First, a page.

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“It has been a surreal two years for shareholders, customers, and employees of J. C. Penney (JCP),” writes Roger Martin in Memo to JC Penney: Execution Is Not Strategy that ran recently on the HBR blog. “On June 14, 2011,” the story continues, “JCP appointed Apple Store star Ron Johnson as CEO to replace what activist investor Bill Ackman derided as the completely failed regime of then-CEO Mike Ullman, who had apparently badly mismanaged JCP for his seven years at the helm.
“But after almost two years of plummeting sales, profits, and stock price, Ackman and friends had to steal a line from The Who and ask shareholders, customers, and employees to “Meet the new boss, same as the old boss” with the reappointment of Ullman on April 8, 2013.
“The narrative has generally been that Johnson was a brilliant strategist brought in to entirely overhaul the strategy of JCP and make it shine like the Apple Stores. But that focus on broad strategy did not work and Ullman was brought in to refocus on the basics—on execution.
“The narrative is unsurprising given that the overwhelming view of strategy is anything that involves big shifts accompanied by a lot of hot air must, by definition, be ‘strategic.’ Johnson certainly provided big shifts and hot air aplenty.”
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“What a fascinating take on the situation with JC Penney,” writes Linkage change and transition expert Mitchell Nash. “While the focus of the article is on strategy, I can’t help but look at the situation through the lens of change and transition management. How often have we seen and heard about a new leader coming to an organization and implementing a new strategy? And how often do we see that they don’t achieve what they had hoped for? More often than not.
“I firmly believe that having the ‘right’ strategy is only part of the story. And I think the other part—understanding how people react to change—is just as important.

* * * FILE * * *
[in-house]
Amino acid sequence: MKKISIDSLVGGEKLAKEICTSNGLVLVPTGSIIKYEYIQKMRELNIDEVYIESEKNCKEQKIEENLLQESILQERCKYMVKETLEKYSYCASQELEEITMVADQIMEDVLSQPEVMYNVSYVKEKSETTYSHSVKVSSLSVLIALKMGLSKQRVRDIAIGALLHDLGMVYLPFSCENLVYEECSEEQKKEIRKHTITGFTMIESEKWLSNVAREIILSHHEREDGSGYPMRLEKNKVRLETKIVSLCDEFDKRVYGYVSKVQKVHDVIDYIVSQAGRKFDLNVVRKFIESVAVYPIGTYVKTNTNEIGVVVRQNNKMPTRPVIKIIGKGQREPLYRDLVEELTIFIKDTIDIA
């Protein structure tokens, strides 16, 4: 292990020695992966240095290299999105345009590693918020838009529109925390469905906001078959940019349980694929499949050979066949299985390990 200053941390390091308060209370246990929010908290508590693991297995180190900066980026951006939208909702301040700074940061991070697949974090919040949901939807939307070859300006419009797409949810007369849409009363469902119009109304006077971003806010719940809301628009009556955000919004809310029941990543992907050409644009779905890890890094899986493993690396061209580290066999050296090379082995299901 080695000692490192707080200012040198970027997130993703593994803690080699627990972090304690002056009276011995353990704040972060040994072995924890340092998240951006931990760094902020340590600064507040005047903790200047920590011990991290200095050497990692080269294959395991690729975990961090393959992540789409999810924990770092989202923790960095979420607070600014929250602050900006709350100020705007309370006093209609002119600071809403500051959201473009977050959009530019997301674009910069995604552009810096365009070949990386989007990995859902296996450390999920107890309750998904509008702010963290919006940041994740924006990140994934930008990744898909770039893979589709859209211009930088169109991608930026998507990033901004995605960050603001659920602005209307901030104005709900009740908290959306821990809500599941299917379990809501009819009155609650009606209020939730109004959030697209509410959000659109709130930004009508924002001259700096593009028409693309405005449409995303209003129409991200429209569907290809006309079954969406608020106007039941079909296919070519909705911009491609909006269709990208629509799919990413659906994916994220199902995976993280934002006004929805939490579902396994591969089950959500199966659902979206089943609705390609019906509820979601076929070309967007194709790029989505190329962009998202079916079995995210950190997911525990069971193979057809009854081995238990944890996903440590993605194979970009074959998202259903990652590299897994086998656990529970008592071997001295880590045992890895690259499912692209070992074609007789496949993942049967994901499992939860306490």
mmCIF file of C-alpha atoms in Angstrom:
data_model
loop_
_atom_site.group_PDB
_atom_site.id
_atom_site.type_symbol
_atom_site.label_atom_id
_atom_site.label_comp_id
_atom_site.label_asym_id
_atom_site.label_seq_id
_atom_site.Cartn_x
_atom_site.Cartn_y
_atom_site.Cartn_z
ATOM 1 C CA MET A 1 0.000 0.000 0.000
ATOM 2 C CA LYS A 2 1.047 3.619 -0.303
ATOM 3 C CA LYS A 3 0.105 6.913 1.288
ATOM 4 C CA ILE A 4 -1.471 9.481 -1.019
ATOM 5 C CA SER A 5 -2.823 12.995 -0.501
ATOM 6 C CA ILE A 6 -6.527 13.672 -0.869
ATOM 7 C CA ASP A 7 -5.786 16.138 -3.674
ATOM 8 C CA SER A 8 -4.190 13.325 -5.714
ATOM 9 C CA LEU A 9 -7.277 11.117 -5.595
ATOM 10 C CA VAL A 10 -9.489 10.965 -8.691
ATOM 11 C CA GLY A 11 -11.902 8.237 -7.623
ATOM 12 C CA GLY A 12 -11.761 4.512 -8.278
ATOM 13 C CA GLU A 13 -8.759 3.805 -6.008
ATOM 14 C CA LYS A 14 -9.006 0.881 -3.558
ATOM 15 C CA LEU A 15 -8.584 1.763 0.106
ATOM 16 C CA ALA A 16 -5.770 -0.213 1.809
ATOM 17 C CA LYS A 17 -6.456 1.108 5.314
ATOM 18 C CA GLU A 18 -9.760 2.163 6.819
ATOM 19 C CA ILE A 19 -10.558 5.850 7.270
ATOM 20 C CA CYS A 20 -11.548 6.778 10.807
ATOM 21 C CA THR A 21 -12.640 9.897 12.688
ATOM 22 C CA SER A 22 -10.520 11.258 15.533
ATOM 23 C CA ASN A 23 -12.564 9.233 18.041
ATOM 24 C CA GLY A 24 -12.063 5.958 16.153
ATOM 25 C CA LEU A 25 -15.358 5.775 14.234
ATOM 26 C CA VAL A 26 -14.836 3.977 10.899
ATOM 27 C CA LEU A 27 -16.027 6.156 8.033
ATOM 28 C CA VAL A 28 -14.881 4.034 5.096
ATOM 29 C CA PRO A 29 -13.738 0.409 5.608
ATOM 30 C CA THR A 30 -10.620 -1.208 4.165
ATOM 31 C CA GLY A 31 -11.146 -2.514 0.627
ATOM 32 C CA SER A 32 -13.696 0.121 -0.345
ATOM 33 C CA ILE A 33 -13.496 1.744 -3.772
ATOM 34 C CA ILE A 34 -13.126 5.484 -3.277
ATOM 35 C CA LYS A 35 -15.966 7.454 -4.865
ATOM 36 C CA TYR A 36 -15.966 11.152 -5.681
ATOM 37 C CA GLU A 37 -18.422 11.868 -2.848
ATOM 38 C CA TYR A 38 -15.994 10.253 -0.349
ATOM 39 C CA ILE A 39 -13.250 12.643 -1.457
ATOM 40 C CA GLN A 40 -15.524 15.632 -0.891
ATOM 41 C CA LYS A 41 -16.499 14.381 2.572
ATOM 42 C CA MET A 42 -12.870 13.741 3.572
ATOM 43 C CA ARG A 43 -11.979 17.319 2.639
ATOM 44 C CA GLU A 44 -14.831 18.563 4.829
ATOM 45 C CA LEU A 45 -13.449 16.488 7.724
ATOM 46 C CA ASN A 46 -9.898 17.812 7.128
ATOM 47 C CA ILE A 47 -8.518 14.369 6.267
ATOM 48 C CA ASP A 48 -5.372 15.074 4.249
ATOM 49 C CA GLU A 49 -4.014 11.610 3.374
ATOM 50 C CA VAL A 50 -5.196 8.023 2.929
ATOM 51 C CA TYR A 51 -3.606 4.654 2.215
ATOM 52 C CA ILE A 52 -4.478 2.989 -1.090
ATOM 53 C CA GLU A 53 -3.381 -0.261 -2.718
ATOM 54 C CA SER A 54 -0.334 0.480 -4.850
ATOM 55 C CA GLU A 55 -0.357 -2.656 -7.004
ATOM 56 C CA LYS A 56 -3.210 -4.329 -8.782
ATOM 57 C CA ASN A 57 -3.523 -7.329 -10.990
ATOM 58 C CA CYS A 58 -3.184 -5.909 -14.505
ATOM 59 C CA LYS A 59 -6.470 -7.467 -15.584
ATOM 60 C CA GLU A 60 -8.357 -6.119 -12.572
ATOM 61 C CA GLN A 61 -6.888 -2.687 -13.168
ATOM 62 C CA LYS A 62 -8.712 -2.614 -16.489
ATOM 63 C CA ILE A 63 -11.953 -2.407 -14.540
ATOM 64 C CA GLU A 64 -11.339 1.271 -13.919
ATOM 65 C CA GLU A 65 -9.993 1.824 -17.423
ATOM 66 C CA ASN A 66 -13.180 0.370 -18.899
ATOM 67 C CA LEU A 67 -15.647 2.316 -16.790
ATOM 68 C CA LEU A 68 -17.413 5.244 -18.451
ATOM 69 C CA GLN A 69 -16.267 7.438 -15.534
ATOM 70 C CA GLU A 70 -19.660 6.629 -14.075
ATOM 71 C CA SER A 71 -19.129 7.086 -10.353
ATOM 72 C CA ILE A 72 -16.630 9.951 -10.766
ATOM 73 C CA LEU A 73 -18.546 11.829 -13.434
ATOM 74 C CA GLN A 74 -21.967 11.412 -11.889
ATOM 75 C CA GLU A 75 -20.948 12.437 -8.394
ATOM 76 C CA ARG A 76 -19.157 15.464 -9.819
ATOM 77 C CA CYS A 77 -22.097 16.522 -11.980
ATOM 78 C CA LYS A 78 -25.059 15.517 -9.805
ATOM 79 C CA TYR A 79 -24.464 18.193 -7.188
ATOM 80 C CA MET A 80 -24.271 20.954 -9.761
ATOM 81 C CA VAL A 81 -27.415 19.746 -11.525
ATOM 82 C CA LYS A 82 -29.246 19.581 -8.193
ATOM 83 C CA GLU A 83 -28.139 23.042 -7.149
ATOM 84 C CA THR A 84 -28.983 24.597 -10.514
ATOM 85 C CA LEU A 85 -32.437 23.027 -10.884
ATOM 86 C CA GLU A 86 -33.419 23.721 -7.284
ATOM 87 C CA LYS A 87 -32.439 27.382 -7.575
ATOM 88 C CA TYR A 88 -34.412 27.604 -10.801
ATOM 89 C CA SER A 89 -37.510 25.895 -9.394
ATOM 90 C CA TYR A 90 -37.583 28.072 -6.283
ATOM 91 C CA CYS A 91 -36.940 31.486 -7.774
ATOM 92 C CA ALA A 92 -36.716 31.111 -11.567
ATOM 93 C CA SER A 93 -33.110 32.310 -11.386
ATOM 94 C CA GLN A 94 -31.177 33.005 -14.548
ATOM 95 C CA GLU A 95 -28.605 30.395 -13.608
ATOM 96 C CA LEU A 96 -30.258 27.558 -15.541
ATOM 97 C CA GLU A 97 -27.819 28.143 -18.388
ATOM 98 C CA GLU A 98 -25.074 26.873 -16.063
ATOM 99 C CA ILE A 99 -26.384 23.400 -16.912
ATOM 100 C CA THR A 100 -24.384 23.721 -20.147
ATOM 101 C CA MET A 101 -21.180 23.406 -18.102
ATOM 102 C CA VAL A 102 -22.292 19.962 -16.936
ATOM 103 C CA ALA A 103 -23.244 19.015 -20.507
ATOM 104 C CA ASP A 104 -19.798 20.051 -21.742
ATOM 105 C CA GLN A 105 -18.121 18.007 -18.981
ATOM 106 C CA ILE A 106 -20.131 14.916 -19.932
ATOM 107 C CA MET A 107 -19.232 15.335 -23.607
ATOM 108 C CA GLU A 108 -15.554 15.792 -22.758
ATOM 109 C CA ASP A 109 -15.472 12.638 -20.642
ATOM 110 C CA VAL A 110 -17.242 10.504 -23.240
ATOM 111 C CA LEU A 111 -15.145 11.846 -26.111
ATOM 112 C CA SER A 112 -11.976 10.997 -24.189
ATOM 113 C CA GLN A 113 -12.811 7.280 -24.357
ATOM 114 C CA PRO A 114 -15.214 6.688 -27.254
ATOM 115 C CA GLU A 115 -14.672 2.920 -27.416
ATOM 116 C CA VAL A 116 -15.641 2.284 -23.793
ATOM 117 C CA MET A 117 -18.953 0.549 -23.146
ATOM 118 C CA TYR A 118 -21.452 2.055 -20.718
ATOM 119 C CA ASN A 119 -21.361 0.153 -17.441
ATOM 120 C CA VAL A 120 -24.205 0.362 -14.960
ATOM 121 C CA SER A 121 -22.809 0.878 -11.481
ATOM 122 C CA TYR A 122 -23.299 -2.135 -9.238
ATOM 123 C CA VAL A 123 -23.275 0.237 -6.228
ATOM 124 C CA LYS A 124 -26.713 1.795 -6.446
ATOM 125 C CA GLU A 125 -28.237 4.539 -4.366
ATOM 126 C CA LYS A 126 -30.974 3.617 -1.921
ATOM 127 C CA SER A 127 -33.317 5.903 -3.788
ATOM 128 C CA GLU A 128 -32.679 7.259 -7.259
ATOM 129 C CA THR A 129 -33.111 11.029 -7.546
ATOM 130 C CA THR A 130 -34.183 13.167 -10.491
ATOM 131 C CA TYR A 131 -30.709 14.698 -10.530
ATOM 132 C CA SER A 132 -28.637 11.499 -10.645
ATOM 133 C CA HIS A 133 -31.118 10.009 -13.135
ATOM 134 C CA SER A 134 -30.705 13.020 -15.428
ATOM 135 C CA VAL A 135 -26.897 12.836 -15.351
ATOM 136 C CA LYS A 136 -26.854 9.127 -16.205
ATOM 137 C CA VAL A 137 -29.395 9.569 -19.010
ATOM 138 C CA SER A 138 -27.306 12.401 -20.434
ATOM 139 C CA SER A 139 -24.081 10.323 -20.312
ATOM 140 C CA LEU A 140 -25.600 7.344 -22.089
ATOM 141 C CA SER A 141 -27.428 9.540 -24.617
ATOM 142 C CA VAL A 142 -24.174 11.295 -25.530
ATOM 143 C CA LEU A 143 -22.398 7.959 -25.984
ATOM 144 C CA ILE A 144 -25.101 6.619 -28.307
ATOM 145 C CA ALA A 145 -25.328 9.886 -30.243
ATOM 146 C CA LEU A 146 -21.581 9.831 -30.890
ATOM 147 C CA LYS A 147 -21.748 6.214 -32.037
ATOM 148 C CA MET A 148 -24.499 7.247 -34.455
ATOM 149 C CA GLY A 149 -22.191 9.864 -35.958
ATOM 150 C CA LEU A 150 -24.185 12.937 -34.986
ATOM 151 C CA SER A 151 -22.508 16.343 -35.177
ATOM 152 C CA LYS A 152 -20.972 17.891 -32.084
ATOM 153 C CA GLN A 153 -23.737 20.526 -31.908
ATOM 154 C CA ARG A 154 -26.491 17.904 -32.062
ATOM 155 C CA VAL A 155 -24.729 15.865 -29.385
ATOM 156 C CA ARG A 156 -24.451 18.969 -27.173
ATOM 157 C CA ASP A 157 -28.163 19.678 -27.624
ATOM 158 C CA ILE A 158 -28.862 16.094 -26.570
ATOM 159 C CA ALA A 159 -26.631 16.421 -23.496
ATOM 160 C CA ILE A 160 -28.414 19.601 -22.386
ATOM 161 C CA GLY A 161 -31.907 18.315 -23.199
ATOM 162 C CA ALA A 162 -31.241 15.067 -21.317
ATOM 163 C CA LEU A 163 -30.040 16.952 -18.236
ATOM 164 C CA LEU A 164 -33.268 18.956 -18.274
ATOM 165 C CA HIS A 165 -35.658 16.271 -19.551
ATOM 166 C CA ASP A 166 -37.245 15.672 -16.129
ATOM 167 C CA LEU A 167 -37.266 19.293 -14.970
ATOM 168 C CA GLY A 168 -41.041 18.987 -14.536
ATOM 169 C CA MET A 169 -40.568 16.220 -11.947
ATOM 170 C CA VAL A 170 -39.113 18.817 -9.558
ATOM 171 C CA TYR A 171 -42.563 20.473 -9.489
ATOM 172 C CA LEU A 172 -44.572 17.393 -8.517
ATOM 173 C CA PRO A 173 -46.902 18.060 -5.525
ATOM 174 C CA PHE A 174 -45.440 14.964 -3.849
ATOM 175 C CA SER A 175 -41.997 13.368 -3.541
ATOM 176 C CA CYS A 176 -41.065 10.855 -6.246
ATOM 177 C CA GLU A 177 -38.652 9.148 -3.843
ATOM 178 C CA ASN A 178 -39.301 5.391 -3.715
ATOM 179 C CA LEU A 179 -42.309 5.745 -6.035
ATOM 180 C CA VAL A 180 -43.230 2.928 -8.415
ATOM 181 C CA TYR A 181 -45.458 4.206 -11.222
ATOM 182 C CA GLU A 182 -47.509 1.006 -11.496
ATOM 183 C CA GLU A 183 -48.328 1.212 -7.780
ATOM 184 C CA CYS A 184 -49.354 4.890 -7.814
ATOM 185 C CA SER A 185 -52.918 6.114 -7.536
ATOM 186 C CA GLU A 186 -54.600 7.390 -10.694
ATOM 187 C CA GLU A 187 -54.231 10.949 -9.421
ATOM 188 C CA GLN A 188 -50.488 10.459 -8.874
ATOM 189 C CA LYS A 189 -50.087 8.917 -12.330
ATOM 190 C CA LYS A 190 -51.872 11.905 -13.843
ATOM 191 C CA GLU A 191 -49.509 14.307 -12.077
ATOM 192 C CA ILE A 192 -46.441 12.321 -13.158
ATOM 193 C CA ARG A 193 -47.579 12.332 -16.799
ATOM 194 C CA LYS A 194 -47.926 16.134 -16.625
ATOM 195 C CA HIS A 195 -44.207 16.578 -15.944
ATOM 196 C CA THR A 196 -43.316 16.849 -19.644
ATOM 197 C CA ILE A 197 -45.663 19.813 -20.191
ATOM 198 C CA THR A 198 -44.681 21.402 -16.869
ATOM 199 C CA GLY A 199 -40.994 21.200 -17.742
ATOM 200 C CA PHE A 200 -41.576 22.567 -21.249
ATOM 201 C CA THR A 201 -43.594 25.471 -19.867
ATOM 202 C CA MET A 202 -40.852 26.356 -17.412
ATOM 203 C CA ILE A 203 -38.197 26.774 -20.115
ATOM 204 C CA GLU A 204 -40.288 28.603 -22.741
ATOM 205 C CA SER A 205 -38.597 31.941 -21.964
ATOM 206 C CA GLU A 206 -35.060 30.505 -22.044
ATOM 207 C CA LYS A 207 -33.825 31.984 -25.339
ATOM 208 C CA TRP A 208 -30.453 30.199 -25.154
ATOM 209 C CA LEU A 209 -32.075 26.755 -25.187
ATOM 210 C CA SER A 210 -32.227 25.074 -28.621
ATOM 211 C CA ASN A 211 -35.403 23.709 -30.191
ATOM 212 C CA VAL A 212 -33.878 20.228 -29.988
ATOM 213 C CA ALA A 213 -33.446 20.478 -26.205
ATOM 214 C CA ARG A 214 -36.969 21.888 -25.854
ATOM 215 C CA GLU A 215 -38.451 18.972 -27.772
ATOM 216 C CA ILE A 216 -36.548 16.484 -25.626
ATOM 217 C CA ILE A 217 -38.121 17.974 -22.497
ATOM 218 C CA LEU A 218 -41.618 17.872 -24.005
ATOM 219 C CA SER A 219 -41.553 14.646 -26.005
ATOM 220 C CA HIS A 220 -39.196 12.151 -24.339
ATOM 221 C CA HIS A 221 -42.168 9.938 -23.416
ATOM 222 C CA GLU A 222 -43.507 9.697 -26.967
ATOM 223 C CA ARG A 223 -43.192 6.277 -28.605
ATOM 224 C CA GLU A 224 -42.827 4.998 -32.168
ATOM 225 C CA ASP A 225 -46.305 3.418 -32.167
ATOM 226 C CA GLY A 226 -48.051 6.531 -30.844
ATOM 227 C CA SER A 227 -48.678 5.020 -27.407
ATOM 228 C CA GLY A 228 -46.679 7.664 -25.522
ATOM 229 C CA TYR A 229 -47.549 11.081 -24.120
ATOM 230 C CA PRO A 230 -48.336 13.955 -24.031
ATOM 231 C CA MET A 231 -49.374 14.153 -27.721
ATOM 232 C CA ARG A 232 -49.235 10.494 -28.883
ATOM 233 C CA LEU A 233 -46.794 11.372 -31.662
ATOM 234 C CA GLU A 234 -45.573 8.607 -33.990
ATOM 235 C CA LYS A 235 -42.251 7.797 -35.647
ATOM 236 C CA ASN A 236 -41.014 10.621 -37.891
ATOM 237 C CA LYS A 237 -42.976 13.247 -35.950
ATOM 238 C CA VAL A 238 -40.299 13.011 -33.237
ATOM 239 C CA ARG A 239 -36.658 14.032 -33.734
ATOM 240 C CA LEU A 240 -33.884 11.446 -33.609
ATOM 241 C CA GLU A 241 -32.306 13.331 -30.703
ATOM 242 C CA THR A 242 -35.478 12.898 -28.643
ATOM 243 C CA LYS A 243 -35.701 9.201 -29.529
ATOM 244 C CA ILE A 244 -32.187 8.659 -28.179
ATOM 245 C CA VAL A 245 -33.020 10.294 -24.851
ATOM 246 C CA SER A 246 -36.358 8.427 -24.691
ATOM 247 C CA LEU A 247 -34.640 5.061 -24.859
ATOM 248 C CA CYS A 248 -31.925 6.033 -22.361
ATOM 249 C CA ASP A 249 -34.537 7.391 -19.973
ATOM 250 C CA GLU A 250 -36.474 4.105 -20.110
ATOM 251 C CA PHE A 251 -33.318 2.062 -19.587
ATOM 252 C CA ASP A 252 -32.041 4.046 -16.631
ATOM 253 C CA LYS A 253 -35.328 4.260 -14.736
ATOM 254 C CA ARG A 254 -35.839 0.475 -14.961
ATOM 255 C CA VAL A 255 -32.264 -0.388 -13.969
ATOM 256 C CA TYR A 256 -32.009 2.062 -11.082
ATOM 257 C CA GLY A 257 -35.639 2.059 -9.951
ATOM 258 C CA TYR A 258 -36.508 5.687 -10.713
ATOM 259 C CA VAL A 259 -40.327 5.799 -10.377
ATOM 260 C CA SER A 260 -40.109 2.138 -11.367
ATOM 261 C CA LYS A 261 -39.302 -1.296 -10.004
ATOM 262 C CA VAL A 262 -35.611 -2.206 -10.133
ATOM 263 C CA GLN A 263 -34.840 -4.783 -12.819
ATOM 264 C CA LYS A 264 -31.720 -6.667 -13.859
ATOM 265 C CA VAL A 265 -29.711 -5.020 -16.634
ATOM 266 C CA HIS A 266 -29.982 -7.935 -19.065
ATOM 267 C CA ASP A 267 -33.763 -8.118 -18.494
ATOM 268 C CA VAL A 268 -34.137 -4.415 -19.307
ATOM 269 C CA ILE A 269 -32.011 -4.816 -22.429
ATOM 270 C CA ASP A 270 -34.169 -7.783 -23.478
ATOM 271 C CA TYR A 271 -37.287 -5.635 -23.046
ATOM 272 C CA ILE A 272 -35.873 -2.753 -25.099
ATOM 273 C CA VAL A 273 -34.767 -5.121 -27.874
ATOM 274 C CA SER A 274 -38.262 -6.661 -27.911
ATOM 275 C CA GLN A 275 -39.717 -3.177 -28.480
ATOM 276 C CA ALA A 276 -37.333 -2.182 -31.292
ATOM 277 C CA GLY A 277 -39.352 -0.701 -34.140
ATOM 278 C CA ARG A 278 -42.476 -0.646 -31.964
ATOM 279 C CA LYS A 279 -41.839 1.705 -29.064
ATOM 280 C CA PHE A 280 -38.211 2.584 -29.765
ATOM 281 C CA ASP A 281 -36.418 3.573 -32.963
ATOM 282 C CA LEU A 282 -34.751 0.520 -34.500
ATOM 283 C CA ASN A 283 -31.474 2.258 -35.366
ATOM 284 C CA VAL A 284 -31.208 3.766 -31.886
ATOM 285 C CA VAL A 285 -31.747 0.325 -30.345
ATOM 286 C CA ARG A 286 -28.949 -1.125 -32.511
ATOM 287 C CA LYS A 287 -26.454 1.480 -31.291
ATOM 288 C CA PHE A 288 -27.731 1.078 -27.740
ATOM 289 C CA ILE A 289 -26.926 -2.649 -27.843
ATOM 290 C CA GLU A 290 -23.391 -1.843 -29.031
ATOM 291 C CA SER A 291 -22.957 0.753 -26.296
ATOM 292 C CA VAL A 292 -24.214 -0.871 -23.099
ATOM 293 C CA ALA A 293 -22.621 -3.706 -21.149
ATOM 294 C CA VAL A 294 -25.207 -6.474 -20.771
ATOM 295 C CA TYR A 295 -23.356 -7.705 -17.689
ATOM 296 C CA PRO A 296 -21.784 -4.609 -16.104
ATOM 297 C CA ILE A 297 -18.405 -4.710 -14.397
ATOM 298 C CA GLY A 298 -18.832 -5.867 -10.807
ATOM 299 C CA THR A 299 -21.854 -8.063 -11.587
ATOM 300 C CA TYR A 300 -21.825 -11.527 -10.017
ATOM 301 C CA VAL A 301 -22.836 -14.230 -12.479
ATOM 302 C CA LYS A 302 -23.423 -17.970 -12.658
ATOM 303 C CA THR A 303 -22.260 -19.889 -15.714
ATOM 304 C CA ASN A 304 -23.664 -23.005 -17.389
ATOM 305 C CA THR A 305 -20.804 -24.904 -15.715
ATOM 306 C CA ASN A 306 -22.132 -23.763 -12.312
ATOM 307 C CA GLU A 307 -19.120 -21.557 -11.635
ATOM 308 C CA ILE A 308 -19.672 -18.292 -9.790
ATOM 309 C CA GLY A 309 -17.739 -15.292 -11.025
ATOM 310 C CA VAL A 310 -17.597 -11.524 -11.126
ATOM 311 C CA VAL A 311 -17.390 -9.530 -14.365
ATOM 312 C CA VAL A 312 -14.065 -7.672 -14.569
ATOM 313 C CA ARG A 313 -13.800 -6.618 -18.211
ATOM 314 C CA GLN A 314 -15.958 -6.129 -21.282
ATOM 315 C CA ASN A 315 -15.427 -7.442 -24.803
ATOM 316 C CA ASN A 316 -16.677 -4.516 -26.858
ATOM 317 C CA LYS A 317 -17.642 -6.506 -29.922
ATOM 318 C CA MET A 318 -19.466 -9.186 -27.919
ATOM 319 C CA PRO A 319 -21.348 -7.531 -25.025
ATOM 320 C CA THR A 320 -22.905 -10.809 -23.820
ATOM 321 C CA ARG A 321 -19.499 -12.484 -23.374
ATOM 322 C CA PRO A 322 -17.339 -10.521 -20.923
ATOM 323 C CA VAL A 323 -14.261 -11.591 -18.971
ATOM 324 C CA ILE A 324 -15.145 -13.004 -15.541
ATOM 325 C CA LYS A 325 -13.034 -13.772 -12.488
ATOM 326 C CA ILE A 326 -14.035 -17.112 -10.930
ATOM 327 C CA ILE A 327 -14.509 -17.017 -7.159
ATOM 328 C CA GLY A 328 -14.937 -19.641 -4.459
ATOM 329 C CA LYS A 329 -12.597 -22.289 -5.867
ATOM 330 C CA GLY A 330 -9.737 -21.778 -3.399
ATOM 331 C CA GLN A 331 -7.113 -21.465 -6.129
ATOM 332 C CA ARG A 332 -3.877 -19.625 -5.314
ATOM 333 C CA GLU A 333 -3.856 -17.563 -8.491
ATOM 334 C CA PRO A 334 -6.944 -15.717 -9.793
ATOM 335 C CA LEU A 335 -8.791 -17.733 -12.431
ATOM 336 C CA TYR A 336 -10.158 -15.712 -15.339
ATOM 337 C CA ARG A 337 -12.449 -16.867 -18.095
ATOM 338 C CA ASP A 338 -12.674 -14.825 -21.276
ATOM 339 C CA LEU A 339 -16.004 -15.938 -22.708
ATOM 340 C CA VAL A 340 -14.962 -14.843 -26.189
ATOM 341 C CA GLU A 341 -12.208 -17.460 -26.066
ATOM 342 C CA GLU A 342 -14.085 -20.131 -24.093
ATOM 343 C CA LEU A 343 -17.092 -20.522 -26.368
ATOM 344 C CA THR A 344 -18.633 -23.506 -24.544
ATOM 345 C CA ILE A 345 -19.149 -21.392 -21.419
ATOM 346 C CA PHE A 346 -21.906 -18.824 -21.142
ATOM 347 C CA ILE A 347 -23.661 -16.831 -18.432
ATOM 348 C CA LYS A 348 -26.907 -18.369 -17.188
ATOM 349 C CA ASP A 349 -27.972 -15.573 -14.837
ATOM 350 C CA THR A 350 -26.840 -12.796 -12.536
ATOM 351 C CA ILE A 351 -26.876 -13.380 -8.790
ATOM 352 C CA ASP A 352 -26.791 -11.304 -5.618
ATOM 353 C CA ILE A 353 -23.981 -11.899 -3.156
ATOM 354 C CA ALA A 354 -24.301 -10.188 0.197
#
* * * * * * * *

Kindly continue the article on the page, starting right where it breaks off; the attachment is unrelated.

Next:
“I also wonder how much input and buy-in the CEO, Ron Johnson had for the changes he implemented? The fact is that when leaders attempt to make a change without critical buy-in (even with the best intentions, and maybe even the “right” decisions), even the best-laid strategies rarely end up being successful.
“When we work with organizations implementing change and transition, we recommend the following guidelines:
- Leaders must make sure that the entire organization understands the business case for change. Everyone must understand why the change needs to be made.
- Leaders must over-communicate the business case for the change so that people will believe that it’s both real and urgent.
- Leaders must be certain that all levels of leadership are on board with the change and are communicating the same message.
- Leaders must be properly attuned to the passive resistance to change that inevitably shows up. Deadlines will probably be missed and excuses for not implementing will be made, etc..
- Leaders should listen more than talk and they must understand where people are coming from. They don’t have to agree, but they do, at least, need to understand.
- Leaders must recognize, celebrate, and publicize all of the wins (even the small ones), so that the organization can see that movement is being made.
“We are not suggesting that JCP did not do this. But I do know that more often than not, leaders will implement a plan and not pay attention to the “change needs” of their employees. And paying attention to those critical needs can mean the difference between success and failure.”
So, let’s hear it. What’s the biggest barrier to change that your organization is facing?
More about Mitchell
Mitchell Nash is a Regional Vice President, Principal Consultant, and leader of Linkage’s Change and Transition Leadership practice. He has over 20 years of experience leading, facilitating, and supporting large-scale change initiatives and has unique expertise in facilitating organizational impact by using technological, organizational, and leadership development solutions.